"Spokane and The Spokane Country - Pictorial and Biographical - Deluxe Supplement." Vol. II. The S.J. Clarke Publishing Company, 1912. (No author listed.) pgs. 262-264.
THE Inland Empire claimed no more loyal citizen or one more deeply interested in its welfare and progress than Roderick Mackenzie, whose death occurred January 19, 1912, at San Diego, California, where he usually spent the winter months, for the cold of the more northern district proved unfavorable to him in the evening of his life. He had the deepest attachment for Spokane and this section of Washington and his public spirit was manifest in many tangible and effective ways. He was one of the builders of the Inland Empire and was closely identified with the development of the surrounding country, especially Liberty Lake. He was born in Nova Scotia in 1838 and was there reared and educated. He was twenty years of age when he removed to Boston, Massachusetts, where he worked as a carpenter for the ensuing six years. He then removed to Omaha, Nebraska, where he took a contract for a portion of the construction of the Union Pacific Railroad, which was then being built. With the first money he made he purchased property in what is now the center of the business district of that thriving city, but he eventually disposed of his real estate and became extensively interested in cattle raising, also giving considerable attention to other stock. He was very successful in that work in the middle west but eventually disposed of his holdings in that section of the country, in order to remove to the Spokane country, where he arrived in June, 1890. Soon afterward he purchased eight hundred and six acres surrounding Liberty Lake and there engaged in diversified farming. He also built a hotel and kept a fleet of boats on the lake, which became famous as a resort. This is now one of the most popular resorts in the Spokane country. Upon his farm he placed full-blooded stock, including Jersey cattle, and he did much to advance the standard of cattle and stock in general raised in this section. His improved methods of farming constituted an example that many of his neighbors followed to their lasting benefit. In fact, he was always on the side of progress and improvement and his labors and substantial support proved elements for advancement in many ways. He aided the telephone company in securing the right of way and in establishing its line, was a strong advocate of good roads and he added much to the beauty of the country by planting many thousands of trees. He was also a stalwart champion of the cause of education. On retiring from active business, he sold his hotel and land to the Palouse Land Company. He gave the Inland Electric Company a right of way and a tract for terminals on his property. He retained one hundred and sixty acres of his holdings for his own use and thereon he made his home up to the time of his death. At the time of his demise he was vice president of the South-ern Building Company of San Diego, California, where he spent the winter months. He also had holdings in Spokane, owning much city property together with real estate in Colfax, including the Mackenzie building, a modern and well appointed apartment house. He was likewise the owner of the Postoffice building and other properties in Colfax and had from time to time made judicious investments in real estate which brought to him good financial returns.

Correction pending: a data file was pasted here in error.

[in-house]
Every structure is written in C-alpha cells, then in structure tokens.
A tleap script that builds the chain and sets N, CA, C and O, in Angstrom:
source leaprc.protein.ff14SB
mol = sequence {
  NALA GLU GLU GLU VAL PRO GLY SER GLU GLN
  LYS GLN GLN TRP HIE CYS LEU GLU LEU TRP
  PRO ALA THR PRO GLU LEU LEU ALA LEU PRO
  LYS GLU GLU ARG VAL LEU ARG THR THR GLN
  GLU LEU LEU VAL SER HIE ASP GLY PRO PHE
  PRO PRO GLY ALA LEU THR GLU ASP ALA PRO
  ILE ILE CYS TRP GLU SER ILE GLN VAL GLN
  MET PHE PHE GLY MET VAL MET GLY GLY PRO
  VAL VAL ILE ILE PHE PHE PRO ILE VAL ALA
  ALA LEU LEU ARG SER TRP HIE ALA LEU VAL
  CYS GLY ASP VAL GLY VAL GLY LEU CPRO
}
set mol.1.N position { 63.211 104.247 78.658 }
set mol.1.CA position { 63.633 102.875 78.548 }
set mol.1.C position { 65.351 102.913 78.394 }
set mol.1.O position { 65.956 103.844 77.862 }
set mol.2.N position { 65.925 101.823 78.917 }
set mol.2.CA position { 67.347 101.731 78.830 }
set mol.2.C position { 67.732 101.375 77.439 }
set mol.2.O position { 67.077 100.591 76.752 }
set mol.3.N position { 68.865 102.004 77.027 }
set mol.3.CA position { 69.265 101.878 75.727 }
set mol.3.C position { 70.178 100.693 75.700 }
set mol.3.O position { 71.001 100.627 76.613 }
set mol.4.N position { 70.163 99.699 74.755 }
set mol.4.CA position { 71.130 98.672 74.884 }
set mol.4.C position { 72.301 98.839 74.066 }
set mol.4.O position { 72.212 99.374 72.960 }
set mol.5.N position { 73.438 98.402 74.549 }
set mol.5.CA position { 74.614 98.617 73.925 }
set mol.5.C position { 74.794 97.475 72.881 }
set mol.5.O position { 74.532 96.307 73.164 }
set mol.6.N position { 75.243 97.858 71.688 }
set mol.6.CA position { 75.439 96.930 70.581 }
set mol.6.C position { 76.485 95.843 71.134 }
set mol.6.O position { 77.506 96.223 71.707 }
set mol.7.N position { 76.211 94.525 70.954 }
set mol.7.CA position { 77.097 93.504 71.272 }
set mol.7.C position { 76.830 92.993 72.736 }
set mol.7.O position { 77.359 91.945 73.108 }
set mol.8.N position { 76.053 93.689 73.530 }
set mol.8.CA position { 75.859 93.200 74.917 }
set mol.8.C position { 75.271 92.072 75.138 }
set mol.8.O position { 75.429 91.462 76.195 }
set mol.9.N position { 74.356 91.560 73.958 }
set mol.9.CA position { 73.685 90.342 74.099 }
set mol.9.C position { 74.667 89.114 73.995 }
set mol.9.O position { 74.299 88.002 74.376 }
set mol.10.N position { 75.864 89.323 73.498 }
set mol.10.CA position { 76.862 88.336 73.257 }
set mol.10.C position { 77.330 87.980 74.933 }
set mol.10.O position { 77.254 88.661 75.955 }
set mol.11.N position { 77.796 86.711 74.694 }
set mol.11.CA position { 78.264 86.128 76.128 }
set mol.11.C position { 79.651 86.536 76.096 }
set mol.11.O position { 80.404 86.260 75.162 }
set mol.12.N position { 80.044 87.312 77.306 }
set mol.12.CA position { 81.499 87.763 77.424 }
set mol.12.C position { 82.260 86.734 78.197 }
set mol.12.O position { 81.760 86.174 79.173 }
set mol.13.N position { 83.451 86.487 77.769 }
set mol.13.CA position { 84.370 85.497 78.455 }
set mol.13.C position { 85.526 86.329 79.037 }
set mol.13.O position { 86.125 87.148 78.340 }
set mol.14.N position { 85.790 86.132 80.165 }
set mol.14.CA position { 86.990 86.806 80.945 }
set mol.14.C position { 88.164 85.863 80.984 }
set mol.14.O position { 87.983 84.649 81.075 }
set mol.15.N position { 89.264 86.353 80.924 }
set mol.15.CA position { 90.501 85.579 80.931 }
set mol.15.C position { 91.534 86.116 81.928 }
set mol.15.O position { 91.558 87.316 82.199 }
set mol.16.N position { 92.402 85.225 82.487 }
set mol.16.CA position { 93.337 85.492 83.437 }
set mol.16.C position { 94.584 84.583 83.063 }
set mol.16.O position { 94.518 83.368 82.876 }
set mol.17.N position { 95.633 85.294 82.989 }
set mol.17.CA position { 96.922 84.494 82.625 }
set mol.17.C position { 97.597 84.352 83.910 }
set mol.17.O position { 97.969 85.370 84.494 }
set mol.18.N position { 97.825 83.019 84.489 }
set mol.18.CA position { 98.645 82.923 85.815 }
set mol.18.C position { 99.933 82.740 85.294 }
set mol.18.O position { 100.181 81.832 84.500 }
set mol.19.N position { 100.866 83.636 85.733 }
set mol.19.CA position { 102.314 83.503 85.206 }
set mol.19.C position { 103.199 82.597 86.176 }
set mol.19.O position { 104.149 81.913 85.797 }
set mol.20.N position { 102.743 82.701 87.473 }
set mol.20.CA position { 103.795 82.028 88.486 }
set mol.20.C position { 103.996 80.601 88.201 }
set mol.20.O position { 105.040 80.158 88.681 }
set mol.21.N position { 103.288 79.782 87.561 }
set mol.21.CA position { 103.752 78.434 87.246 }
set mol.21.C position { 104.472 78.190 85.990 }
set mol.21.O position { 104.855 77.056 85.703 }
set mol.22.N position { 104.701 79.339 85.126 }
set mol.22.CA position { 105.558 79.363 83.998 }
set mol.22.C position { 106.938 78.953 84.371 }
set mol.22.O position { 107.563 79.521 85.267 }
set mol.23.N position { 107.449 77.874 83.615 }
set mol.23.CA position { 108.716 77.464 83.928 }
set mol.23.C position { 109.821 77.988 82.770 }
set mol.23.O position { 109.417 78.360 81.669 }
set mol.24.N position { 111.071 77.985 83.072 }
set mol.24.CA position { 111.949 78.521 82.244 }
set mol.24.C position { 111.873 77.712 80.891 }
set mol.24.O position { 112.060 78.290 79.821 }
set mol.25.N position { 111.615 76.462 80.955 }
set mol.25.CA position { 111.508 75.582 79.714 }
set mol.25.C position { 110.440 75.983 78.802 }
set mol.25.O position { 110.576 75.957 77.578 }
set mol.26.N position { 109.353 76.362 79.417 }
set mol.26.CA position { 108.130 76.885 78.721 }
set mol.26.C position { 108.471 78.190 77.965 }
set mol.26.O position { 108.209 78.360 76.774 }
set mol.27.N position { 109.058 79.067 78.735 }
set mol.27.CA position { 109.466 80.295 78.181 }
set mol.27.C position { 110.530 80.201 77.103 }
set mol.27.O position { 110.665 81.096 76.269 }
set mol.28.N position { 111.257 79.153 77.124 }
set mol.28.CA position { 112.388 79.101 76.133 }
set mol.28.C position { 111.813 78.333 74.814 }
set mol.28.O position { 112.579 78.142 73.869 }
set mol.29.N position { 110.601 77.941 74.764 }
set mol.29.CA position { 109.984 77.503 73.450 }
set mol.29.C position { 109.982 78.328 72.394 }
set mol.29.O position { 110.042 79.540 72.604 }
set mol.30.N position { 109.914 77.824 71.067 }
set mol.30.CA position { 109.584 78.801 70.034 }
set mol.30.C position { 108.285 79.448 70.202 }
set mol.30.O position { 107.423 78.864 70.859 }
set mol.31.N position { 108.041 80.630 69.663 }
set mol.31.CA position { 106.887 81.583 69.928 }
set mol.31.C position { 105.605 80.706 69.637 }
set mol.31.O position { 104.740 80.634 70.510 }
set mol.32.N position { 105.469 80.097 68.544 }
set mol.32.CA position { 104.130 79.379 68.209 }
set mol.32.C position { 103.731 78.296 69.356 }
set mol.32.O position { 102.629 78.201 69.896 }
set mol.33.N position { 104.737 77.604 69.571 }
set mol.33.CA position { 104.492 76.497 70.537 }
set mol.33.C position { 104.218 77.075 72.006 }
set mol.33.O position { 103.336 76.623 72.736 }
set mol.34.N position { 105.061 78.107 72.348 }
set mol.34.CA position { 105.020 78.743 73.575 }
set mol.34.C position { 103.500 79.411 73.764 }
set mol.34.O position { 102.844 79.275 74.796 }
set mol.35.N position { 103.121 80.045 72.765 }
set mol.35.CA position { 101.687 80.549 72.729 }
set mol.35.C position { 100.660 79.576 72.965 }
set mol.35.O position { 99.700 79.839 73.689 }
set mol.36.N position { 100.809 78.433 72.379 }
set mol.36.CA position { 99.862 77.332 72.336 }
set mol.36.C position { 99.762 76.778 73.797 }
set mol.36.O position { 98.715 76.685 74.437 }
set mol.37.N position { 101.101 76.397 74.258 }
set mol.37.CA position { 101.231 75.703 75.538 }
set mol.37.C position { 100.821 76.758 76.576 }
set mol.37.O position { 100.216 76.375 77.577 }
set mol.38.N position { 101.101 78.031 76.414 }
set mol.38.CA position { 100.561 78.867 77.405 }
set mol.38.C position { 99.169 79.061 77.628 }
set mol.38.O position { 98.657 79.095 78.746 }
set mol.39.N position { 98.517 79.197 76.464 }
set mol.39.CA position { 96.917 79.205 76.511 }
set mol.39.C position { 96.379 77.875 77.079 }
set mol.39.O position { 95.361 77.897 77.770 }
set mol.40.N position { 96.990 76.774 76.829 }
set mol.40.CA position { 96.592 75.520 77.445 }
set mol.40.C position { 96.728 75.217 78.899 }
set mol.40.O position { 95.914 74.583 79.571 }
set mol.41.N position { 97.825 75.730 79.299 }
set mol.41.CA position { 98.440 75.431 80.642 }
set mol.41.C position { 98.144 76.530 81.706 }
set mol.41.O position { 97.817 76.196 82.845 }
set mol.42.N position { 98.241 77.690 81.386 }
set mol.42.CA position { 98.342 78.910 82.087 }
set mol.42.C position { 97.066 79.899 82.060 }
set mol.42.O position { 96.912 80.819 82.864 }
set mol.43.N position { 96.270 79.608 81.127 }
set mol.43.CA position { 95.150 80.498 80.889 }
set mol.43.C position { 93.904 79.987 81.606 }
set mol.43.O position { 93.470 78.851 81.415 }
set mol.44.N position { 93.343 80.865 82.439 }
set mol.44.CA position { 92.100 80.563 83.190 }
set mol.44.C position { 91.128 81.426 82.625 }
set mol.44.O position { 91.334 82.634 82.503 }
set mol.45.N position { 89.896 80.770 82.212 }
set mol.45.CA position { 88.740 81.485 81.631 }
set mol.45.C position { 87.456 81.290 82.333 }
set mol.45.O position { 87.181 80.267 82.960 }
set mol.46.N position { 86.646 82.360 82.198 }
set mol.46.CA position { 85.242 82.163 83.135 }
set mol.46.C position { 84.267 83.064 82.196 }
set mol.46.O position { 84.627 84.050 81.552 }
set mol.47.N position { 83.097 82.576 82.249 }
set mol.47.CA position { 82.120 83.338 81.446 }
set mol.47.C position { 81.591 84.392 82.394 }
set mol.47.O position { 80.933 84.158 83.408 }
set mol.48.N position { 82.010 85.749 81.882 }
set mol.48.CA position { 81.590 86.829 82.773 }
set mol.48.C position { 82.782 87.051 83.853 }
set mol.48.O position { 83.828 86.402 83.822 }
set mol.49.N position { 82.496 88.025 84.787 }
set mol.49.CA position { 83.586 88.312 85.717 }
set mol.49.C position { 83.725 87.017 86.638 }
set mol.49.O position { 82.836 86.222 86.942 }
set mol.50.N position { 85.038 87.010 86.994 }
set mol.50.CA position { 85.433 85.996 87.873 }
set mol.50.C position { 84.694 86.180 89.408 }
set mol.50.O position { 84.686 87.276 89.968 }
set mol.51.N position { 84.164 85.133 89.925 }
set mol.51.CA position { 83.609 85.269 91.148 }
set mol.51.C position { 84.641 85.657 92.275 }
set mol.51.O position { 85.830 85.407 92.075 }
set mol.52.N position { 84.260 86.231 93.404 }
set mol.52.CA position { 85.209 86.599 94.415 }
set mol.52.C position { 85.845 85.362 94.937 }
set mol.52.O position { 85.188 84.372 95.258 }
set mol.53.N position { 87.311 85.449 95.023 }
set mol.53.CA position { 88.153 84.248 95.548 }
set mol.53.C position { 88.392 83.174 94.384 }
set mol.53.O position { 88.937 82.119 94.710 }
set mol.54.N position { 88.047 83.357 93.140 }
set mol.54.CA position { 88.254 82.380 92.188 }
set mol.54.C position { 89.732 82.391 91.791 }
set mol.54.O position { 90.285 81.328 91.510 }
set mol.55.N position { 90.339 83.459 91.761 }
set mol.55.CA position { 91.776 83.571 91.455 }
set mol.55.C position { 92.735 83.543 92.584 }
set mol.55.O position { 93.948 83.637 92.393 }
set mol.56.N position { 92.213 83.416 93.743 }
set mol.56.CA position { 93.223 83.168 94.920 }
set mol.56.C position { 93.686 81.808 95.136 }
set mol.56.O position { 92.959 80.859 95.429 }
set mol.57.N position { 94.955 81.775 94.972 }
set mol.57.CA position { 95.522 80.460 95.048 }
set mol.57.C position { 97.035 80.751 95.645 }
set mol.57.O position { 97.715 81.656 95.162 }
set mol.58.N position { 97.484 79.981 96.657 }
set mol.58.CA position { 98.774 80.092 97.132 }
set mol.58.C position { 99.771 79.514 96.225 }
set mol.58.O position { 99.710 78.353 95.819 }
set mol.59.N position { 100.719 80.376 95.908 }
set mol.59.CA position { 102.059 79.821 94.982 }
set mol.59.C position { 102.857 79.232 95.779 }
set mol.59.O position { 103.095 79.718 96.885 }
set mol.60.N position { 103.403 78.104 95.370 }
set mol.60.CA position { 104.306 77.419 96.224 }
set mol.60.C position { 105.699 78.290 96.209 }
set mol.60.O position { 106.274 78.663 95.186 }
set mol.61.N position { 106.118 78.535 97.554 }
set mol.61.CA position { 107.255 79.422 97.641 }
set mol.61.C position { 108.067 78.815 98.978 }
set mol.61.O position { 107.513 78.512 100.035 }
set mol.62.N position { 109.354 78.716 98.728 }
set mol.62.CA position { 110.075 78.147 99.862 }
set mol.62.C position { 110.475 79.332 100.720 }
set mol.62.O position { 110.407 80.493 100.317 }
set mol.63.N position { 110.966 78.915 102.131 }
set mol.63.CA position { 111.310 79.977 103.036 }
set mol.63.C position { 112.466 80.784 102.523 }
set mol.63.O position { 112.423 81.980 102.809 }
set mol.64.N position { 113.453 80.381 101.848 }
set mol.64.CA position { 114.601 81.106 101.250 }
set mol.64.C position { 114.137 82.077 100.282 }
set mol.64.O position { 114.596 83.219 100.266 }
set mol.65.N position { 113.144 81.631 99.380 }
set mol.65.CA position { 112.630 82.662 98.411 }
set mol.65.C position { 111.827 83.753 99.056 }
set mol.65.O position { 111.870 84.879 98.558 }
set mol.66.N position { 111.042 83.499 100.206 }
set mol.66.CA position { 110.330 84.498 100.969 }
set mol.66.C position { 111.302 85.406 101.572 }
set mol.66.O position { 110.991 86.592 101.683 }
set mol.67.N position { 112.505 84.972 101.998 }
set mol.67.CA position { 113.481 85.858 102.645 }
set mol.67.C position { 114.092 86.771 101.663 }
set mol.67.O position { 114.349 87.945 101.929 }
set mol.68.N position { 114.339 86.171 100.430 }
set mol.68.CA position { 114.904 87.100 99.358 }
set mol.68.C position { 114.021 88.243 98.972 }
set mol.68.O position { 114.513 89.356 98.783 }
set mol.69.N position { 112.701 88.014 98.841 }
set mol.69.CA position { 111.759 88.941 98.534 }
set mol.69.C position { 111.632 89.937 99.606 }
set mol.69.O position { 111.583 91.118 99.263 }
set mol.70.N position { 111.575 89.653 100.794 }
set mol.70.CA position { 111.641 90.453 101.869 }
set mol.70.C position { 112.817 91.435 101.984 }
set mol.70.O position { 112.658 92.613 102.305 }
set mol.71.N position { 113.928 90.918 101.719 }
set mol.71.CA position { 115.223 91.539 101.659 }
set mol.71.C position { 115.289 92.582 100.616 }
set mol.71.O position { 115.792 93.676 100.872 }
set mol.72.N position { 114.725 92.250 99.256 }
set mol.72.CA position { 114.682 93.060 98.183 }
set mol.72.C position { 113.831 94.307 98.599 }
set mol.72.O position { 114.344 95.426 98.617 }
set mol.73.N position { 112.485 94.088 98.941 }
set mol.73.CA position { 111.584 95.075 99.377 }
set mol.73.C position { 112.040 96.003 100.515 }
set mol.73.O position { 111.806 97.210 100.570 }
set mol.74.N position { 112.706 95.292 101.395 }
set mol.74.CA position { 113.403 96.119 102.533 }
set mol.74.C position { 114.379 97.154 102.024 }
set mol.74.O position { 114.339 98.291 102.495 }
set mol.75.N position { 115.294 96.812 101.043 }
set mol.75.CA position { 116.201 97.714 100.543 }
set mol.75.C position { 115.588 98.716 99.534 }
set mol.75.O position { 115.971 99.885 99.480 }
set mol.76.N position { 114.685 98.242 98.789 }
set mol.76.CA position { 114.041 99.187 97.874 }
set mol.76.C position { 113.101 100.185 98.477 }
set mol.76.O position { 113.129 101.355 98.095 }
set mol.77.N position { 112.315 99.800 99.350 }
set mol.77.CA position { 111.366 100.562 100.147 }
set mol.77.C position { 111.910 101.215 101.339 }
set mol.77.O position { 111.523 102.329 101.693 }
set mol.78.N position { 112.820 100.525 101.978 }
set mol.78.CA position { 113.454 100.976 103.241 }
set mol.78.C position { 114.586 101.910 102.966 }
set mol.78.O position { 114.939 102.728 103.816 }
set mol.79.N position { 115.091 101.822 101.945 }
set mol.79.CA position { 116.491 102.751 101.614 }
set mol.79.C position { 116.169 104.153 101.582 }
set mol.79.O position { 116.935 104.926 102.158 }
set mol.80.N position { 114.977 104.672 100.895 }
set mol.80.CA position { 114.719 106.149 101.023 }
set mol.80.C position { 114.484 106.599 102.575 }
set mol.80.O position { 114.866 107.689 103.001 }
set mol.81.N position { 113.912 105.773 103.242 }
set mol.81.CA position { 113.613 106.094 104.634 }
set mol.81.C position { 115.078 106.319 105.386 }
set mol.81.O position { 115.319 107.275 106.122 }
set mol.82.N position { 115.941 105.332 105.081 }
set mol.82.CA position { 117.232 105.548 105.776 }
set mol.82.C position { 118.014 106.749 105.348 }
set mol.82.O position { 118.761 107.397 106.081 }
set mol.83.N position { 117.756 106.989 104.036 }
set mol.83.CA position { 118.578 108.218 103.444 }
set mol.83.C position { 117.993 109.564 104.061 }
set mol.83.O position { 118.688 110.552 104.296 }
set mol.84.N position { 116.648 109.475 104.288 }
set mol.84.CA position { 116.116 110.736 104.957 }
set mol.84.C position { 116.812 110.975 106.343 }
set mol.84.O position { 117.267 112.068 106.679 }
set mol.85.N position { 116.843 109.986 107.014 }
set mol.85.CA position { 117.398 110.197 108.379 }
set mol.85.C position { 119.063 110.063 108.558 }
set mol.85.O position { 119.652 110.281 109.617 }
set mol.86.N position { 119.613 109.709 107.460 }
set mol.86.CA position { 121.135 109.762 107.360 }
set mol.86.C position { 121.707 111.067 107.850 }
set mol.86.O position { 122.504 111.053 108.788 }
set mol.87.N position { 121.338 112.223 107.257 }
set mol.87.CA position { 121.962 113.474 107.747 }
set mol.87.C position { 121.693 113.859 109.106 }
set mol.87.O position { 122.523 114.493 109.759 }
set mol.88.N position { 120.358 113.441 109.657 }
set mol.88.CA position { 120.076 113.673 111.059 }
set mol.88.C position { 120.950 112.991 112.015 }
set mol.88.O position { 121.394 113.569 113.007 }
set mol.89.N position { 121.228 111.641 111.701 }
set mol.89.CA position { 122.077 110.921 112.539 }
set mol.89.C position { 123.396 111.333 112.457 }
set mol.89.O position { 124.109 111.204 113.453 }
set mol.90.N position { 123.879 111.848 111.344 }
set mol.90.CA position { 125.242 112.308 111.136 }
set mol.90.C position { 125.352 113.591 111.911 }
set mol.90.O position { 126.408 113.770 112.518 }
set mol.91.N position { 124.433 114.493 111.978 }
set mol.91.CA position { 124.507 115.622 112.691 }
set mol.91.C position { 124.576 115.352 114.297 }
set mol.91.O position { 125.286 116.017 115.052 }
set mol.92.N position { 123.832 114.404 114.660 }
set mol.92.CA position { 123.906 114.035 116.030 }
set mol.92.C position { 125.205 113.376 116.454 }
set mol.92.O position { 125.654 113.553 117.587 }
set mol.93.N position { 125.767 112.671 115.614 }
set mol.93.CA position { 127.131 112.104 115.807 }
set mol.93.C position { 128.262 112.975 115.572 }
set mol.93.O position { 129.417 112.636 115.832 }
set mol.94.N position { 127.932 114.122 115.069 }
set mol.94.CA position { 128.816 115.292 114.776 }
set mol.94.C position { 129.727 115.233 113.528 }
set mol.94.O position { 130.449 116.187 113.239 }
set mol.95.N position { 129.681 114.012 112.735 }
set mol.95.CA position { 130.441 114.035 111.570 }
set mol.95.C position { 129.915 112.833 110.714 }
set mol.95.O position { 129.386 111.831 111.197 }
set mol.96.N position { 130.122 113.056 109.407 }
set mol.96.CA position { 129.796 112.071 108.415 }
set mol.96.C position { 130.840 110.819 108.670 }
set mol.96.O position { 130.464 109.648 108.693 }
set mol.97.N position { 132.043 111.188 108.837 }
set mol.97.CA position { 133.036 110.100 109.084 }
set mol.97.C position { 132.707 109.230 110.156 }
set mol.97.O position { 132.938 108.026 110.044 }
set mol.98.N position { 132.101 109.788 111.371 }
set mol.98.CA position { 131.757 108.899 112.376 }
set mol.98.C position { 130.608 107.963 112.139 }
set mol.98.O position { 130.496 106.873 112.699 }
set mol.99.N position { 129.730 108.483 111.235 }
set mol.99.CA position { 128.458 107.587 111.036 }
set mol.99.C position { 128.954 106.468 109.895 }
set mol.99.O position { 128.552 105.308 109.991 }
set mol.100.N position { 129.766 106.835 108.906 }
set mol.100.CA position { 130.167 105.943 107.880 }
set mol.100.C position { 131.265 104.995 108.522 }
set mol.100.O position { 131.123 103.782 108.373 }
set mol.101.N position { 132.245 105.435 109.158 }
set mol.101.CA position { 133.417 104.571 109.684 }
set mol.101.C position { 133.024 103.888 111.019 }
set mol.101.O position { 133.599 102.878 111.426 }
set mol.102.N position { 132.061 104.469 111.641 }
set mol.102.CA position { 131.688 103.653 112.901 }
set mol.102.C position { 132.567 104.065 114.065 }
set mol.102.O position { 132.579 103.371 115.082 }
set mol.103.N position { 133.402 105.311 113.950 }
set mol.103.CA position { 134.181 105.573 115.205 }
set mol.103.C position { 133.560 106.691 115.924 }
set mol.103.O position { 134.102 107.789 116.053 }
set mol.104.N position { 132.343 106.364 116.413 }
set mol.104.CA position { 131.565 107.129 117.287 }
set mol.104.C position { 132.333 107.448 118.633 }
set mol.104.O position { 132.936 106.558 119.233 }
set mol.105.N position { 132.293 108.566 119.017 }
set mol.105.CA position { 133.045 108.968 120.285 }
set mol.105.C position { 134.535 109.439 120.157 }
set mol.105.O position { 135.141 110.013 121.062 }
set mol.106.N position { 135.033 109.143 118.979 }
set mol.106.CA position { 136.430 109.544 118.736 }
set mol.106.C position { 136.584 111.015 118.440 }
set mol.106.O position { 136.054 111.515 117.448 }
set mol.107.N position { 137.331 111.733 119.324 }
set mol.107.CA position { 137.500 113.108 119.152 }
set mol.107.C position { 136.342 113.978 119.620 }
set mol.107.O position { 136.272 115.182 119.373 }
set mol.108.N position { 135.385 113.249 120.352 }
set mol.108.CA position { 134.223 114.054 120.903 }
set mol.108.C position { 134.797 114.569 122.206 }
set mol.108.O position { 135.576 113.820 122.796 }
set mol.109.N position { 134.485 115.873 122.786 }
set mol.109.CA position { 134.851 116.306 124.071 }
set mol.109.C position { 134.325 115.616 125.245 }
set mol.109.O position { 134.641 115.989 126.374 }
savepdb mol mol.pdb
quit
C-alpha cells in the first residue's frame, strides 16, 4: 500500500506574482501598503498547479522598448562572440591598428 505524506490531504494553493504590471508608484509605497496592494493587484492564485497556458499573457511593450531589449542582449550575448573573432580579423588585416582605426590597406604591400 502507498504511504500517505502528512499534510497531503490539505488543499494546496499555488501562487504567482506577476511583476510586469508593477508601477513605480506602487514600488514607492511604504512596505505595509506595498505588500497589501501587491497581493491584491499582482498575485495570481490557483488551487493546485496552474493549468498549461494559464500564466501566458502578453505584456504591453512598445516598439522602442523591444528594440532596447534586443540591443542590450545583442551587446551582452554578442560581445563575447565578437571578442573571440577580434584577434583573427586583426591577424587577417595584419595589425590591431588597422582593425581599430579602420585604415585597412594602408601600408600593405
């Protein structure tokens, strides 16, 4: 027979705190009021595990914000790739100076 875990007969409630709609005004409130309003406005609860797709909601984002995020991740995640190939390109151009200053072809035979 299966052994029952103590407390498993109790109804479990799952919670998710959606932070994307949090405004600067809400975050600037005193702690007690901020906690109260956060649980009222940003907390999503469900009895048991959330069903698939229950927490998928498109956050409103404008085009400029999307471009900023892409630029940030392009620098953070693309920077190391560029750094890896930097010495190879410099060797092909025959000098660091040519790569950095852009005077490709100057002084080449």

Mr. Mackenzie was married in Nova Scotia in 1869 to Miss Anabel McLean, and unto them five children were born: Charles L., who is now a banker of Colfax; William, residing in Liberty Lake; John, who is one of the managers of the Savoy Theater of San Francisco; Mrs. Bert Terry, of East 1417 Seventh avenue, Spokane; and Mrs. Carrie McKinnon.
Mr. Mackenzie never aspired to or held public office. His was a splendid example of a well spent life, characterized by fidelity to high ideals. He took an active and intelligent interest in all matters of citizenship and in the conduct and administration of public affairs and gave his political allegiance to the republican party. Fraternally he was connected with the Masons and his religious faith was that of the Presbyterian church. He was a man of marked business ability and strong magnetic personality who attracted friends and held them. Those who needed aid found him very charitable and benevolent but his assistance was always given most unostentatiously. Those who met him in a business way entertained for him high respect; and those who came within the close circle of his friends had for him warm love, for his sterling qualities were many and gained for him affectionate regard from those who knew him.
Submitted by: Nancy Pratt Melton
* * * * Notice: These biographies were transcribed for the Washington Biographies Project. Unless otherwise stated, no further information is available on the individuals featured in the biographies.
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